Politics of the policy for tribals
Despite the electorates being gripped by the Lok Sabha election fever, various tribal organisations are engrossed these days in debating the draft of the National Policy for Scheduled Tribes.
The Ministry of Tribal Affairs claims that after Independence this is the first time that a policy for the empowerment of the tribals is going to be formulated. The Ministry envisages giving a coordinated direction to tribal development and, before finalising the policy, wants feedback on the draft from the tribal leaders, the States concerned, individuals, organisations in the public and private sectors, and NGOs.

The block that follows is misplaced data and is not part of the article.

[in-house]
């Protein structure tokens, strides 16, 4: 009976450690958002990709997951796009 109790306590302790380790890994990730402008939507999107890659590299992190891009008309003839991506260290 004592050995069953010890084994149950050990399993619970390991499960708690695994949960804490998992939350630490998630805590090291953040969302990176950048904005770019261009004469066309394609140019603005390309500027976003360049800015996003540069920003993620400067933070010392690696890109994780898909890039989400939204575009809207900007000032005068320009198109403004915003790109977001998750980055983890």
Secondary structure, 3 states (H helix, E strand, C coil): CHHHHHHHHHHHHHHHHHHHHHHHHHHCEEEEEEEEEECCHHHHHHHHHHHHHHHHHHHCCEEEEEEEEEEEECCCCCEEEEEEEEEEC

The proposed policy covers areas such as formal education, traditional wisdom, health, displacement and resettlement, forest villages, shifting cultivation, land alienation, intellectual property rights, tribal languages, primitive tribal groups, scheduled tribes and scheduled areas, tribal administration, research, participation, and assimilation.
The Ministry claims that the new policy on the tribals is the best answer available to the nagging problems of tribal development in the country.
Tribal intelligentsia and the commoners, however, are far from enamoured with the draft policy. They point out that there are already Constitutional provisions for the protection and development of the Scheduled Tribes. Besides these safeguards, the Nehruvian Panchasheel spelt out in 1952 claim to have been guiding the administration of tribal affairs.